Maybe I was inspired by this kid’s praise of Snowflake. Maybe it was that I’m personally offended by the way Snowflake has to be chained and leashed all the time and these two dogs down that alley come up barking and fronting at him, knowing he can’t go after them. So a few days after his neck injury had healed up, we were at that exact same spot in front of the recycling lot where we’d run into the kid and those two damn dogs come charging up the alley. I just calmly reached down and unlatched the leash from Snowflake’s collar, releasing him to charge right back at them. Those two dogs, once they realized what was happening, turned on a dime and ran back down the alley. Snowflake chased them a good distance, then trotted happily back to me and I patted him on the head and told him how good he was before putting him back on his chain for the day. And those dogs don’t come try to fight him on his chain anymore. Now they understand su mai dai also.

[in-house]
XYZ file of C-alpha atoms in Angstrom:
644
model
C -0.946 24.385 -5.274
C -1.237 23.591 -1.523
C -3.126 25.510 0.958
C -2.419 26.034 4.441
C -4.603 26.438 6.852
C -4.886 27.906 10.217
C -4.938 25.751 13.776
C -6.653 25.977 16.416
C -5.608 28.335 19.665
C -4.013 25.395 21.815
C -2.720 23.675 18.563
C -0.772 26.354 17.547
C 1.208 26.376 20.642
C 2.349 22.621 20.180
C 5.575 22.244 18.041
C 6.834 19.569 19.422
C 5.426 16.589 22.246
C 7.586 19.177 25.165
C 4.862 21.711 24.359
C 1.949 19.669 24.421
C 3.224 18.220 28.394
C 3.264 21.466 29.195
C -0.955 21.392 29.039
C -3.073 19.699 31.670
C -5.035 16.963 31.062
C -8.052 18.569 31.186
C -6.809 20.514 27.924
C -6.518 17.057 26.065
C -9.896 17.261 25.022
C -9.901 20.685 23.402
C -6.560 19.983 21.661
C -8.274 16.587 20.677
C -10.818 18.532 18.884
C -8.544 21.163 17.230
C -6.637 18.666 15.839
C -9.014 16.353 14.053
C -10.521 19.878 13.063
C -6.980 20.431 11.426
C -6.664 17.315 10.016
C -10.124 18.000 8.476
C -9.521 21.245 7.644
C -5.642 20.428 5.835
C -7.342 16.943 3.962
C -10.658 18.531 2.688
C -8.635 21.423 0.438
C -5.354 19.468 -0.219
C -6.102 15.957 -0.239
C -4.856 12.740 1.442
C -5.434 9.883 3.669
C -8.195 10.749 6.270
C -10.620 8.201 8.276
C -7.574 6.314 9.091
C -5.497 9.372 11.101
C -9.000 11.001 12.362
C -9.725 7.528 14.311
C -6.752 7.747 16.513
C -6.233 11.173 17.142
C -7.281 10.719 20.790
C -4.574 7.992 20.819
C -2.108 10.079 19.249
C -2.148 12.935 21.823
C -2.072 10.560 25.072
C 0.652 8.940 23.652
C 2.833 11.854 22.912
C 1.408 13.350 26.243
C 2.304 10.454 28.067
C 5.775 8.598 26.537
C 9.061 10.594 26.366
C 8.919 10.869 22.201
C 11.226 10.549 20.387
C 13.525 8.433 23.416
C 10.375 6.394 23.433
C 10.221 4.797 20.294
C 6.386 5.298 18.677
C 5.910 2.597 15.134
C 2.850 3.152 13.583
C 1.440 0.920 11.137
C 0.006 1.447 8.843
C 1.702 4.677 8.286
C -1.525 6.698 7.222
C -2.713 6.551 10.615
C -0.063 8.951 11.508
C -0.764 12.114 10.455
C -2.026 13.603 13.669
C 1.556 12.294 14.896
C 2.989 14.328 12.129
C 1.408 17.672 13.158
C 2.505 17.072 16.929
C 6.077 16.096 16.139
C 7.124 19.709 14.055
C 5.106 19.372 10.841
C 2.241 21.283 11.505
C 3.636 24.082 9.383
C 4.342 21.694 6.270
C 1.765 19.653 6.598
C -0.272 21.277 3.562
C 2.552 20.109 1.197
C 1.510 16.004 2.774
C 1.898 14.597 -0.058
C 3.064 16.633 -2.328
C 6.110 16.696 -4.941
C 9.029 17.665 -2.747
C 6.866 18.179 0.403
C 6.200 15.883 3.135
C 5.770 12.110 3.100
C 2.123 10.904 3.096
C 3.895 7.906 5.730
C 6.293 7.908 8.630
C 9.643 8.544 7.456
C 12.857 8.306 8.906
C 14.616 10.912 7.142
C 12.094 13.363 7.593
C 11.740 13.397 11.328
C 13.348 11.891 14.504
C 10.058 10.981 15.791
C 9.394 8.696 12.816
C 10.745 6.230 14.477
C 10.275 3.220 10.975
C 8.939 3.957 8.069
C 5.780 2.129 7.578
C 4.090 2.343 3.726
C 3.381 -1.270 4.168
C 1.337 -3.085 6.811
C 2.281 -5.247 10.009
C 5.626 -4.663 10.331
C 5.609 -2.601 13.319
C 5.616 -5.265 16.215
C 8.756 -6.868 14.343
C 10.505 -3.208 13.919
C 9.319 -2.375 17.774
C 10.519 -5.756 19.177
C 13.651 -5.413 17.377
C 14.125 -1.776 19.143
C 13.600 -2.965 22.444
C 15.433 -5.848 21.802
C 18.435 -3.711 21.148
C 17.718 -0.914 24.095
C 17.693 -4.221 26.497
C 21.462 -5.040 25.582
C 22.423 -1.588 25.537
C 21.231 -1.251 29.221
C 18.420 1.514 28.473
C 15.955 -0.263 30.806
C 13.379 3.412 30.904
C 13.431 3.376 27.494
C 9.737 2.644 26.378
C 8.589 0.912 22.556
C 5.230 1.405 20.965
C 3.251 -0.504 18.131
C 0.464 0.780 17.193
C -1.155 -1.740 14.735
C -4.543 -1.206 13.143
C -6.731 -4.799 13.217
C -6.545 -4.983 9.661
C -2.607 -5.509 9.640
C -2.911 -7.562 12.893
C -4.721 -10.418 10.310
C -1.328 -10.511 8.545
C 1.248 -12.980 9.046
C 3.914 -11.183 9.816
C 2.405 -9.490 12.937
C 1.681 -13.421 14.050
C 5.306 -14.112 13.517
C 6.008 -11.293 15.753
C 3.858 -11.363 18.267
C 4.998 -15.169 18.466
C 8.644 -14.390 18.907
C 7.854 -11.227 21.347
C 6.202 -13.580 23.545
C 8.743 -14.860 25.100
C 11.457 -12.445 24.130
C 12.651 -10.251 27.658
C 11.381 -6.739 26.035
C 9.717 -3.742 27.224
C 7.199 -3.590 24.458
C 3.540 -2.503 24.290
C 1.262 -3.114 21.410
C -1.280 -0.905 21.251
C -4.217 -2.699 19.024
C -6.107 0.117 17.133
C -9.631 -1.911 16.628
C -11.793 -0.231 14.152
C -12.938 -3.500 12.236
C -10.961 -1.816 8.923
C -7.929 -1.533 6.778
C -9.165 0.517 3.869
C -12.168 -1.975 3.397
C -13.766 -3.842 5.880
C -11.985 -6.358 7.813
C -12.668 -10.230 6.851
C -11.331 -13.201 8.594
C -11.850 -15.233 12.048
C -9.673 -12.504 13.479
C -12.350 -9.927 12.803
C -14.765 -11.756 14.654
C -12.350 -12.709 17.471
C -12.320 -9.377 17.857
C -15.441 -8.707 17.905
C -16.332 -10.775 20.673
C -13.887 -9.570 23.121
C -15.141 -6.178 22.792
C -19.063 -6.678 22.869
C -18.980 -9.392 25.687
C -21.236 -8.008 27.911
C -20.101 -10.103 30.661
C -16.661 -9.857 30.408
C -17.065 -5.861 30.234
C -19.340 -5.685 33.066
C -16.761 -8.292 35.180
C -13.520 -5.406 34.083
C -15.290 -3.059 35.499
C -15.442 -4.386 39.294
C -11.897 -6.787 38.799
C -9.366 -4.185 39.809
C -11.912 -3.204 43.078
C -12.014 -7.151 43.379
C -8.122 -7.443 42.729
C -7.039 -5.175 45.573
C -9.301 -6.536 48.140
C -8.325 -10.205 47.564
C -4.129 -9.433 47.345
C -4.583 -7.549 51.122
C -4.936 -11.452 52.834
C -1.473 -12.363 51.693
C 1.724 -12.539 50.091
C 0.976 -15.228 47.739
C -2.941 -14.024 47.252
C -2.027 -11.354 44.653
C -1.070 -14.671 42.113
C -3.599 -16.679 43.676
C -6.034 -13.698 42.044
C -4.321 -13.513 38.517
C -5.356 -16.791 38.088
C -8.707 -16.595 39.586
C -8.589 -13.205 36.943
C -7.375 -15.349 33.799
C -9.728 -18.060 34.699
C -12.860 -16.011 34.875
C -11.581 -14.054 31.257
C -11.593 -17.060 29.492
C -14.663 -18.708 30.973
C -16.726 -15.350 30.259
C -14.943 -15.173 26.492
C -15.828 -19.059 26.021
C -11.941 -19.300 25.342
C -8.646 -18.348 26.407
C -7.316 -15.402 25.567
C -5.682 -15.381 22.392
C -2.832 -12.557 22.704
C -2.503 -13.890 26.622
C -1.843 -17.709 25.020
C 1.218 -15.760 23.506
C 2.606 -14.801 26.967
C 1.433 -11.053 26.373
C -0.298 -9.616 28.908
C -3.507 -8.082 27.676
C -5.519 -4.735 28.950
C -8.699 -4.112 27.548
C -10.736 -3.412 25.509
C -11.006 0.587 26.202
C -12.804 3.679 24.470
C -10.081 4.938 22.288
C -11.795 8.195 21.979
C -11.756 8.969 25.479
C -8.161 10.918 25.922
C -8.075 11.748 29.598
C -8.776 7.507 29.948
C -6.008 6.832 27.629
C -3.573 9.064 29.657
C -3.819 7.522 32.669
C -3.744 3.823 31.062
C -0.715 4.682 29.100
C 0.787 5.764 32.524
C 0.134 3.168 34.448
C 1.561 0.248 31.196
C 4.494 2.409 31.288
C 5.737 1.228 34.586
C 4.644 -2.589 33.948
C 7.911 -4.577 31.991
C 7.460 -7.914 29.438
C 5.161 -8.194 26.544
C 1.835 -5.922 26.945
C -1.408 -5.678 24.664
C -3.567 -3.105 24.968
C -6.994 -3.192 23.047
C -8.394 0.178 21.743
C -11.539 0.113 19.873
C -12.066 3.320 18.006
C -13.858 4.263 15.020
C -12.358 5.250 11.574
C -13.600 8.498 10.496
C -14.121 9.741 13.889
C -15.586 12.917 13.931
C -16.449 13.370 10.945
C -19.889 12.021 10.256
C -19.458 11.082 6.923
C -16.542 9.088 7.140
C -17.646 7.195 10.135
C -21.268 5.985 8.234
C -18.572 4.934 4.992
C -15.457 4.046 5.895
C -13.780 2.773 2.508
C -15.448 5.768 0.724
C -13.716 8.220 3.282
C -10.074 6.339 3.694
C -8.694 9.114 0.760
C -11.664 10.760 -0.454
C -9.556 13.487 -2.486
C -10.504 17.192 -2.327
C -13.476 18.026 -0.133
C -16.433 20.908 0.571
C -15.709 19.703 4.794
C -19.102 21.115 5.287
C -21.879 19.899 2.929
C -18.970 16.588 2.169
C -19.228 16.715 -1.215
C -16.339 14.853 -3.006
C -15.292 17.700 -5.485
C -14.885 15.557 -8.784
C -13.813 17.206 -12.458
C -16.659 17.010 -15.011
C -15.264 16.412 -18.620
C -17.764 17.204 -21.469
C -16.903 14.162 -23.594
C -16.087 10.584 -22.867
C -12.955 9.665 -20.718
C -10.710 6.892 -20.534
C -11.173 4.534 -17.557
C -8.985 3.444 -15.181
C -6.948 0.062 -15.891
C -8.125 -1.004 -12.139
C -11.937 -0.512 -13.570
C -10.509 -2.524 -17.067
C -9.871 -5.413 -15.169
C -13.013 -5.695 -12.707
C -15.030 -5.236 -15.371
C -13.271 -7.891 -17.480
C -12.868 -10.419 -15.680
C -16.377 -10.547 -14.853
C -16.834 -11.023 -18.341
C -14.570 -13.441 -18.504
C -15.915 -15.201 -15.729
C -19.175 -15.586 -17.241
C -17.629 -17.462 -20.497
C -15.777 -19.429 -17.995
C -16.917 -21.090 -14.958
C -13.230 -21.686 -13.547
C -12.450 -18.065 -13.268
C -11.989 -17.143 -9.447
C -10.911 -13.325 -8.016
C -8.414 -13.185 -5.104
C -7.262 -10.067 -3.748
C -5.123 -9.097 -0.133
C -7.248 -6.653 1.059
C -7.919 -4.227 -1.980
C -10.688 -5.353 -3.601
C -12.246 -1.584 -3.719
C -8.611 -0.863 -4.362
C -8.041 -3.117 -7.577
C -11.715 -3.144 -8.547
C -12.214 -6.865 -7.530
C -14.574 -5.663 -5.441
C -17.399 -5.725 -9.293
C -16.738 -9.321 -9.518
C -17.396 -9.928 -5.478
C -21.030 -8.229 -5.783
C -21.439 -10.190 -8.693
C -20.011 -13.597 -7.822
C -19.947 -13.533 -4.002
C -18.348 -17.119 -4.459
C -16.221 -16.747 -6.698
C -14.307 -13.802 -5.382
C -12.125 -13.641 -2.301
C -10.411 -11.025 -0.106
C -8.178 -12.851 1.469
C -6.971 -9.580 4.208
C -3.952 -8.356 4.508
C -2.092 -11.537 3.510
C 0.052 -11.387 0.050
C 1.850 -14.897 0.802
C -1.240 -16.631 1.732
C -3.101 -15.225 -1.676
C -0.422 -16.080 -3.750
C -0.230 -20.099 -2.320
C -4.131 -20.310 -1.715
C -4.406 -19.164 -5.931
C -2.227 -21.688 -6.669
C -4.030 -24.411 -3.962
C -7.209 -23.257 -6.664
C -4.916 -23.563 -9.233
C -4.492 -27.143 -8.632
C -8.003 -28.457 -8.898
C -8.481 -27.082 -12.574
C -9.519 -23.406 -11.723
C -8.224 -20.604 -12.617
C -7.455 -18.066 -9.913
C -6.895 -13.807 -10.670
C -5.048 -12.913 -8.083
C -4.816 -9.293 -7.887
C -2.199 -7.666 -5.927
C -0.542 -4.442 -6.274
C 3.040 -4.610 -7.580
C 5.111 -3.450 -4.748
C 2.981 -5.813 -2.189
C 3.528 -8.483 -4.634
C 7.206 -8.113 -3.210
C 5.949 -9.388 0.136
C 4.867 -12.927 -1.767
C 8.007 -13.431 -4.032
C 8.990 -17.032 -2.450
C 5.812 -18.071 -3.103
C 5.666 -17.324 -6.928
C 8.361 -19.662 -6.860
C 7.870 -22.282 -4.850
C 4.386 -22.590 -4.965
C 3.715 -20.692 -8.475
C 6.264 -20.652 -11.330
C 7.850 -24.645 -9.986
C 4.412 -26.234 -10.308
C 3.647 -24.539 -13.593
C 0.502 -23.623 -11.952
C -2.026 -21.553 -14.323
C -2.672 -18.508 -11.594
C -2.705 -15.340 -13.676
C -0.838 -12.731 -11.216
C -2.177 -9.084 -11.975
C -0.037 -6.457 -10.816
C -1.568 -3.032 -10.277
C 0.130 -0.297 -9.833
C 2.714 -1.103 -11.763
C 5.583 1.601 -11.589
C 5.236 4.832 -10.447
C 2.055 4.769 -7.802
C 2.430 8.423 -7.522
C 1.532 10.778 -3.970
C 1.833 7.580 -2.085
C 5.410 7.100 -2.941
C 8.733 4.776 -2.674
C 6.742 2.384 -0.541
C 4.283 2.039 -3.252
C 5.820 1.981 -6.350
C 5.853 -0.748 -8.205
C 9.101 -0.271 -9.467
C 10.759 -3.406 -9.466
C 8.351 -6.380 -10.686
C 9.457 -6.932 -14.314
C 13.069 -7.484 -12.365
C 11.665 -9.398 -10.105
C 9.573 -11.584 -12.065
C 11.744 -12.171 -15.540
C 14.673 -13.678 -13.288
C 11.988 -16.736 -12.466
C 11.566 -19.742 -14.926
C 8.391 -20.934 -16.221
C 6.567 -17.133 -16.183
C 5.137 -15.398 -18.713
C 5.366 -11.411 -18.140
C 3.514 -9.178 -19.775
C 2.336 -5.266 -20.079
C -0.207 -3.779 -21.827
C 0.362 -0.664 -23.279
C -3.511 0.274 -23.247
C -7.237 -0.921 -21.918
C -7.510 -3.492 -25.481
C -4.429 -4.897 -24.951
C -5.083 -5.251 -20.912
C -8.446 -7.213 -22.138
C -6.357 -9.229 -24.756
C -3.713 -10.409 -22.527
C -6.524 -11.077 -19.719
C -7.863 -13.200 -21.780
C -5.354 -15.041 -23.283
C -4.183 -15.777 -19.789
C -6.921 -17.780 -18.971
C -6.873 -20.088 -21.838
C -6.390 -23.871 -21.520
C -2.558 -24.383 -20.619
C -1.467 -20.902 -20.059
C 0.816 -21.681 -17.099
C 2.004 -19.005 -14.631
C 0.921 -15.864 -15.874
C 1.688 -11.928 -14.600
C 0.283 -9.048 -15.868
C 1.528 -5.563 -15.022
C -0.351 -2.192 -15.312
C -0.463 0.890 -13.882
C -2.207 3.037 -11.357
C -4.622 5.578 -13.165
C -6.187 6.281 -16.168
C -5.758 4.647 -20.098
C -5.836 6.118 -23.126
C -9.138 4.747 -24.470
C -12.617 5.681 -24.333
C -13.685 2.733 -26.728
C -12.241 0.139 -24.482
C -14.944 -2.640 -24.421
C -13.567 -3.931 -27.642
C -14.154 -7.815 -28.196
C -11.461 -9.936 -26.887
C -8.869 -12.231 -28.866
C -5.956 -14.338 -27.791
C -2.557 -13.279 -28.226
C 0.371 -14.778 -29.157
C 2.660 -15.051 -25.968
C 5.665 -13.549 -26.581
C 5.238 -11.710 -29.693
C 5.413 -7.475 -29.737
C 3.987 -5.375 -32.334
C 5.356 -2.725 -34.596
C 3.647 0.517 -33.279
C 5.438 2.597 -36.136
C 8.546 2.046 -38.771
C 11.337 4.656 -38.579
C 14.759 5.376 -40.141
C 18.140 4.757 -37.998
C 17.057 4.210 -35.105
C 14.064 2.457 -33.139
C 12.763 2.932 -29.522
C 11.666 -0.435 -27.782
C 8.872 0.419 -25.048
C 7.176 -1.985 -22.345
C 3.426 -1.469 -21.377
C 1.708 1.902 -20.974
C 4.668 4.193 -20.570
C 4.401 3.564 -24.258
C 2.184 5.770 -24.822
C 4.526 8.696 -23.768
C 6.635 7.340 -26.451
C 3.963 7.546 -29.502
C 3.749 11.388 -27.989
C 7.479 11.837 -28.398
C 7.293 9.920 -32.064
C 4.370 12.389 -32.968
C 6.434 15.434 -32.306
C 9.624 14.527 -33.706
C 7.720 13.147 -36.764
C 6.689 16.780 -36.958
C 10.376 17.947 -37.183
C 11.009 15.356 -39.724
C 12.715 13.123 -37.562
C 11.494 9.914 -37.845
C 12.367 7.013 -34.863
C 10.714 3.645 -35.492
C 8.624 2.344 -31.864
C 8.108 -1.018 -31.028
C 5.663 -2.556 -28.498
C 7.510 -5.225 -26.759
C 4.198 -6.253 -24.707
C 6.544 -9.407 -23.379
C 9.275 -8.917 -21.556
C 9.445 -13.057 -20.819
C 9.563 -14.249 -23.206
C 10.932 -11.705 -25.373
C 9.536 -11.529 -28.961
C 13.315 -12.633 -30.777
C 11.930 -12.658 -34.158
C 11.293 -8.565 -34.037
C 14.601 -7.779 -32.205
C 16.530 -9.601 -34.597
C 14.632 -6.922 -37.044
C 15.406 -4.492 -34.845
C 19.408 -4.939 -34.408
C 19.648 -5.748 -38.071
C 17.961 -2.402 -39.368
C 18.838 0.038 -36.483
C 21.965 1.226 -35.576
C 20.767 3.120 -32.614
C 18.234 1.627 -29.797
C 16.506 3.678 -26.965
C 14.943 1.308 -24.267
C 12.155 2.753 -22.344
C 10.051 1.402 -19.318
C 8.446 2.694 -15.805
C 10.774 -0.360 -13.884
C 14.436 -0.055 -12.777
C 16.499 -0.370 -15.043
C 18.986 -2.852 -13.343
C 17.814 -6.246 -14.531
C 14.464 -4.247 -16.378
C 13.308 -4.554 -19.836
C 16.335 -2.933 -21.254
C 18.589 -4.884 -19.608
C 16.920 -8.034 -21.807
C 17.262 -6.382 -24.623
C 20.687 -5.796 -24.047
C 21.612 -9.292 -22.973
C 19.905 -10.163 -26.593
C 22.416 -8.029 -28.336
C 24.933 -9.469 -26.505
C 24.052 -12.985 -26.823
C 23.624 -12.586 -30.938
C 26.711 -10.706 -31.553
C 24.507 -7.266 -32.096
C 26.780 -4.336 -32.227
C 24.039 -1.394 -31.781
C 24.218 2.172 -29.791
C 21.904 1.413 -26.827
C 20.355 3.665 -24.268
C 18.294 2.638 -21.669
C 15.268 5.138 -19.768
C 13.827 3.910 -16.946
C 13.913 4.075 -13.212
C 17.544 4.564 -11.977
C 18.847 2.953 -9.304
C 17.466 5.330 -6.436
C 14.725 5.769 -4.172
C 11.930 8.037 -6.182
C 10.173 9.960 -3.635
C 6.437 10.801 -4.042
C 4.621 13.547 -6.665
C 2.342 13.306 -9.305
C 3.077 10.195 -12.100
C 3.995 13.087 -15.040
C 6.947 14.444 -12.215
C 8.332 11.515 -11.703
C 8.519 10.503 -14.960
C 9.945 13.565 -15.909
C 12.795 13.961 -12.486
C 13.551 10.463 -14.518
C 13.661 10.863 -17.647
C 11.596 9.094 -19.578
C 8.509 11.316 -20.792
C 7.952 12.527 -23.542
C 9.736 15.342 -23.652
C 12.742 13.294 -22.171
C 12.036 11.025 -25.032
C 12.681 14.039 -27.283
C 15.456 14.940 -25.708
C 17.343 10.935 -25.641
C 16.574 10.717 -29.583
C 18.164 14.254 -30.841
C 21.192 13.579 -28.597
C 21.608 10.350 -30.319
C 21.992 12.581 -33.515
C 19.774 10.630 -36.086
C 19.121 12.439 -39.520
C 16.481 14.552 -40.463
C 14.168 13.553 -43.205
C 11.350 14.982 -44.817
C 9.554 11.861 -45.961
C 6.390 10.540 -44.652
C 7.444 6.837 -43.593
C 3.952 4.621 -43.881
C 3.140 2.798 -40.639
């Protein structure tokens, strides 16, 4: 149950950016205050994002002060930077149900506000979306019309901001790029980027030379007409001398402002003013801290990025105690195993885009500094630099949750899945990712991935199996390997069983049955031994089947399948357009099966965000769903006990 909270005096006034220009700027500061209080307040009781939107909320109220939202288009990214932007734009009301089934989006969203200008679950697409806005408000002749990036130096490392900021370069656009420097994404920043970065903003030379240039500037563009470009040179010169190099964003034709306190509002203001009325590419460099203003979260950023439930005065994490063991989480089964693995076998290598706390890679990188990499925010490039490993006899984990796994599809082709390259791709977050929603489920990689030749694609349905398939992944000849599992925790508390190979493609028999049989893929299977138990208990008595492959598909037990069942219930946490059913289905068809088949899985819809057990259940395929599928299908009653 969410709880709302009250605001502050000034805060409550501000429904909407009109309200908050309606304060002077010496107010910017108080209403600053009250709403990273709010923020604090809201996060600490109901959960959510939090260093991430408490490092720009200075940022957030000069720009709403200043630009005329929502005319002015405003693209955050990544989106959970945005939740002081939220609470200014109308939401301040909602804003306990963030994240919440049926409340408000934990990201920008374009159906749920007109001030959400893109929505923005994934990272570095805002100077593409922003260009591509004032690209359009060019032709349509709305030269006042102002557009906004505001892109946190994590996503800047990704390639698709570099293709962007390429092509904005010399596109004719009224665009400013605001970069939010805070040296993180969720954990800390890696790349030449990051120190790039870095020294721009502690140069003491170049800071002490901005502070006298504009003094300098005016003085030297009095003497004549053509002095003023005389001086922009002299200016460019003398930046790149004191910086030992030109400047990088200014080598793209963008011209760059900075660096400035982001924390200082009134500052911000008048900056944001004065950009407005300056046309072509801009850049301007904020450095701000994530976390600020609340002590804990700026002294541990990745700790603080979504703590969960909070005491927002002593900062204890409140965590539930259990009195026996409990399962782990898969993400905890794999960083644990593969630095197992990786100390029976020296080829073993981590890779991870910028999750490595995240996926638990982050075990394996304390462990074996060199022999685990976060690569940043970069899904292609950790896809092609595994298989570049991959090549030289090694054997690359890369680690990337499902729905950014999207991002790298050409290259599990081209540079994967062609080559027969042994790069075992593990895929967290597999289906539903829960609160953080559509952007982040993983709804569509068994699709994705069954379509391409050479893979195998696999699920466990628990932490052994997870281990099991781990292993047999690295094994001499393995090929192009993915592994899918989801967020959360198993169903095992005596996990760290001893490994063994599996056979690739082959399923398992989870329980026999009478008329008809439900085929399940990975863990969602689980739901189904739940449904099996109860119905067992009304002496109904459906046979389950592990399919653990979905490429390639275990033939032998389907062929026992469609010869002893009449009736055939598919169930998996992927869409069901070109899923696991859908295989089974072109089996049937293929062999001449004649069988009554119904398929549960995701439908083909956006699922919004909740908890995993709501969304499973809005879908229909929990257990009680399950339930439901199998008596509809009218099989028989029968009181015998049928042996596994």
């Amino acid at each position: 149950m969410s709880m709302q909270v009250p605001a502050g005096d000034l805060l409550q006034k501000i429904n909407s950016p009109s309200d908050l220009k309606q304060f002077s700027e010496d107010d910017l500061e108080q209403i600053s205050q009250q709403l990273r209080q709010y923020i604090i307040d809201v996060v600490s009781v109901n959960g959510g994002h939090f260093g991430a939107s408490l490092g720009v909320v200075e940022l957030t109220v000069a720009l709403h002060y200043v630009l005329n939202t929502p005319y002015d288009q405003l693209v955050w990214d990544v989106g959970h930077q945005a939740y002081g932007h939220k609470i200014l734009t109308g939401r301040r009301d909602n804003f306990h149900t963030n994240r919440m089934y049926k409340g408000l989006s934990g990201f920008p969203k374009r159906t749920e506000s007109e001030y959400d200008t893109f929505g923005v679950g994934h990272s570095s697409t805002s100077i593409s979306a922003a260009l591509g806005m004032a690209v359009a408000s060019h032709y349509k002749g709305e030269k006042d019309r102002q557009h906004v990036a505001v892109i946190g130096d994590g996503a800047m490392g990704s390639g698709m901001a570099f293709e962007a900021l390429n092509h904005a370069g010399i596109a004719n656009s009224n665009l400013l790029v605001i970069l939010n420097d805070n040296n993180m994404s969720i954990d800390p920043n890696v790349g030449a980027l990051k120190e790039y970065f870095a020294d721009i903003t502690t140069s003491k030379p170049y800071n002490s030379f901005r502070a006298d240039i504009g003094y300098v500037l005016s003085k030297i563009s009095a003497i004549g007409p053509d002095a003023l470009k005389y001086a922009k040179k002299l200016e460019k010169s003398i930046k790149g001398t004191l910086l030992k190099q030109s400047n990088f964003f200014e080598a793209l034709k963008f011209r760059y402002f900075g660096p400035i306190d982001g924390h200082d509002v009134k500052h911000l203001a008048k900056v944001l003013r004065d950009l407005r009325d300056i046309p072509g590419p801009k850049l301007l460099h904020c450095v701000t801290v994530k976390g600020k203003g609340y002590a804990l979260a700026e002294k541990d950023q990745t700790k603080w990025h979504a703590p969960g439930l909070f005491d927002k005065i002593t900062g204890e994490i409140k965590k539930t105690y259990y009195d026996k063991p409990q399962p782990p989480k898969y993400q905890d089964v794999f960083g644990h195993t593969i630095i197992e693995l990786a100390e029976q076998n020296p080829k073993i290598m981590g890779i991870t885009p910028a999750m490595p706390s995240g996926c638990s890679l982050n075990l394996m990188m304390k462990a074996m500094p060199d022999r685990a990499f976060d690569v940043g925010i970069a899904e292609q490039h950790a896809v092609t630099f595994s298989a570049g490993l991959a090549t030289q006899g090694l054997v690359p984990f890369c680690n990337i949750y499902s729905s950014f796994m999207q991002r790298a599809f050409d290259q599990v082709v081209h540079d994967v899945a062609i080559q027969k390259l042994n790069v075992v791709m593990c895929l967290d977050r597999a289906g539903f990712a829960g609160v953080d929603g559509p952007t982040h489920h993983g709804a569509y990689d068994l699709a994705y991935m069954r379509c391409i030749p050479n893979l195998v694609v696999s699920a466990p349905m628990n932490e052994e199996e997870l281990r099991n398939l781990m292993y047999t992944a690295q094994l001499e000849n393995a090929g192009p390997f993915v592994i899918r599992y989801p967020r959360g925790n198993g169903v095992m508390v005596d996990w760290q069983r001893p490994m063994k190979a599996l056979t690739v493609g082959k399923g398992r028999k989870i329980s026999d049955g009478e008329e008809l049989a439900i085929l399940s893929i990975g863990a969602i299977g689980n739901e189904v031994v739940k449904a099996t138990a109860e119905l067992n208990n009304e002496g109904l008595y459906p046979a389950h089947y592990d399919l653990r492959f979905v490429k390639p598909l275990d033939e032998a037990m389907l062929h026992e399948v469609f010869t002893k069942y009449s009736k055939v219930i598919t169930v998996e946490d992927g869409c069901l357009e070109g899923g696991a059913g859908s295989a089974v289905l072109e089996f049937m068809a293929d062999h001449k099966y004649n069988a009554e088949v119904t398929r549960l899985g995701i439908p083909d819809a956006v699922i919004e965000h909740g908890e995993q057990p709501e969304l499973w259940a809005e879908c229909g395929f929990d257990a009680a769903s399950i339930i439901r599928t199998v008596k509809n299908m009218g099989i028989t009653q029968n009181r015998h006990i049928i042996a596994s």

You can follow Snowflake’s story a little through Jaidee’s Instagram. Jaidee is a Thai street dog that we took in as a pup.

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Muay Thai

A 100 lb. (46 kg) female Muay Thai fighter. Originally I trained under Kumron Vaitayanon (Master K) and Kaensak sor. Ploenjit in New Jersey. I then moved to Thailand to train and fight full time in April of 2012, devoting myself to fighting 100 Thai fights, as well as blogging full time. Having surpassed 100, and then 200, becoming the westerner with the most fights in Thailand, in history, my new goal is to fight an impossible 471 times, the historical record for the greatest number of documented professional fights (see western boxer Len Wickwar, circa 1940), and along the way to continue documenting the Muay Thai of Thailand in the Muay Thai Library project: see